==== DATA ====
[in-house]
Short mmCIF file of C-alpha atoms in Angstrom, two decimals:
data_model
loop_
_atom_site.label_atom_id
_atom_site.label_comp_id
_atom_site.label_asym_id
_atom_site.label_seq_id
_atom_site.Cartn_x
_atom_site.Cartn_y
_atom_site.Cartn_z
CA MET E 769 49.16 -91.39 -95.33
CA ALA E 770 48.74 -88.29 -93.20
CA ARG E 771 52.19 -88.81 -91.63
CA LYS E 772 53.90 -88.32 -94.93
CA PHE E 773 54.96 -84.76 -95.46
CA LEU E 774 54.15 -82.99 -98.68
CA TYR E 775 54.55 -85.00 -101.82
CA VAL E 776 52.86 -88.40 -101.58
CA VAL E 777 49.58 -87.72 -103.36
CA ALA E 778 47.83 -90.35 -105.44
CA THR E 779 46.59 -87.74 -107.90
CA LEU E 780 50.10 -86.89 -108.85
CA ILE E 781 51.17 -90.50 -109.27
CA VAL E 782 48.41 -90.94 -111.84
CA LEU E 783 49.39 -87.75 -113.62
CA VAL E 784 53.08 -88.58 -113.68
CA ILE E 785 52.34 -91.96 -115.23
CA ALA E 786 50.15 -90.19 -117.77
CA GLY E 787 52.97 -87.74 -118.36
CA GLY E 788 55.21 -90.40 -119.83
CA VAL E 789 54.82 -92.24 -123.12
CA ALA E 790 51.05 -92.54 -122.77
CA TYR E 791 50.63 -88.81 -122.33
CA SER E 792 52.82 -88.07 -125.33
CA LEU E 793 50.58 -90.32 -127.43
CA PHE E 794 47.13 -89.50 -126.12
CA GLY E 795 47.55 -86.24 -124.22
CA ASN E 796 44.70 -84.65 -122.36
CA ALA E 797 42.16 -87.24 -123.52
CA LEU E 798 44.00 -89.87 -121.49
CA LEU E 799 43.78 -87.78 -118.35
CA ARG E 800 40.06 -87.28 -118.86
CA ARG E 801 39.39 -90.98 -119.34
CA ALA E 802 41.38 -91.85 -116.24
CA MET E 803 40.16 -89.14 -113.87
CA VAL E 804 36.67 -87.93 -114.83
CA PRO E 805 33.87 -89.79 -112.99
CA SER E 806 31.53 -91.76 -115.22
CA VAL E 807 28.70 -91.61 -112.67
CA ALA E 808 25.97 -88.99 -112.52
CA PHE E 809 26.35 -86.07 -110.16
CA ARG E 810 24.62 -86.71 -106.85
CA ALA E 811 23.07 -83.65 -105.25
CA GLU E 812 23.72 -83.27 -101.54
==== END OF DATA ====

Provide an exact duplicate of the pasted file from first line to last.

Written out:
[in-house]
Short mmCIF file of C-alpha atoms in Angstrom, two decimals:
data_model
loop_
_atom_site.label_atom_id
_atom_site.label_comp_id
_atom_site.label_asym_id
_atom_site.label_seq_id
_atom_site.Cartn_x
_atom_site.Cartn_y
_atom_site.Cartn_z
CA MET E 769 49.16 -91.39 -95.33
CA ALA E 770 48.74 -88.29 -93.20
CA ARG E 771 52.19 -88.81 -91.63
CA LYS E 772 53.90 -88.32 -94.93
CA PHE E 773 54.96 -84.76 -95.46
CA LEU E 774 54.15 -82.99 -98.68
CA TYR E 775 54.55 -85.00 -101.82
CA VAL E 776 52.86 -88.40 -101.58
CA VAL E 777 49.58 -87.72 -103.36
CA ALA E 778 47.83 -90.35 -105.44
CA THR E 779 46.59 -87.74 -107.90
CA LEU E 780 50.10 -86.89 -108.85
CA ILE E 781 51.17 -90.50 -109.27
CA VAL E 782 48.41 -90.94 -111.84
CA LEU E 783 49.39 -87.75 -113.62
CA VAL E 784 53.08 -88.58 -113.68
CA ILE E 785 52.34 -91.96 -115.23
CA ALA E 786 50.15 -90.19 -117.77
CA GLY E 787 52.97 -87.74 -118.36
CA GLY E 788 55.21 -90.40 -119.83
CA VAL E 789 54.82 -92.24 -123.12
CA ALA E 790 51.05 -92.54 -122.77
CA TYR E 791 50.63 -88.81 -122.33
CA SER E 792 52.82 -88.07 -125.33
CA LEU E 793 50.58 -90.32 -127.43
CA PHE E 794 47.13 -89.50 -126.12
CA GLY E 795 47.55 -86.24 -124.22
CA ASN E 796 44.70 -84.65 -122.36
CA ALA E 797 42.16 -87.24 -123.52
CA LEU E 798 44.00 -89.87 -121.49
CA LEU E 799 43.78 -87.78 -118.35
CA ARG E 800 40.06 -87.28 -118.86
CA ARG E 801 39.39 -90.98 -119.34
CA ALA E 802 41.38 -91.85 -116.24
CA MET E 803 40.16 -89.14 -113.87
CA VAL E 804 36.67 -87.93 -114.83
CA PRO E 805 33.87 -89.79 -112.99
CA SER E 806 31.53 -91.76 -115.22
CA VAL E 807 28.70 -91.61 -112.67
CA ALA E 808 25.97 -88.99 -112.52
CA PHE E 809 26.35 -86.07 -110.16
CA ARG E 810 24.62 -86.71 -106.85
CA ALA E 811 23.07 -83.65 -105.25
CA GLU E 812 23.72 -83.27 -101.54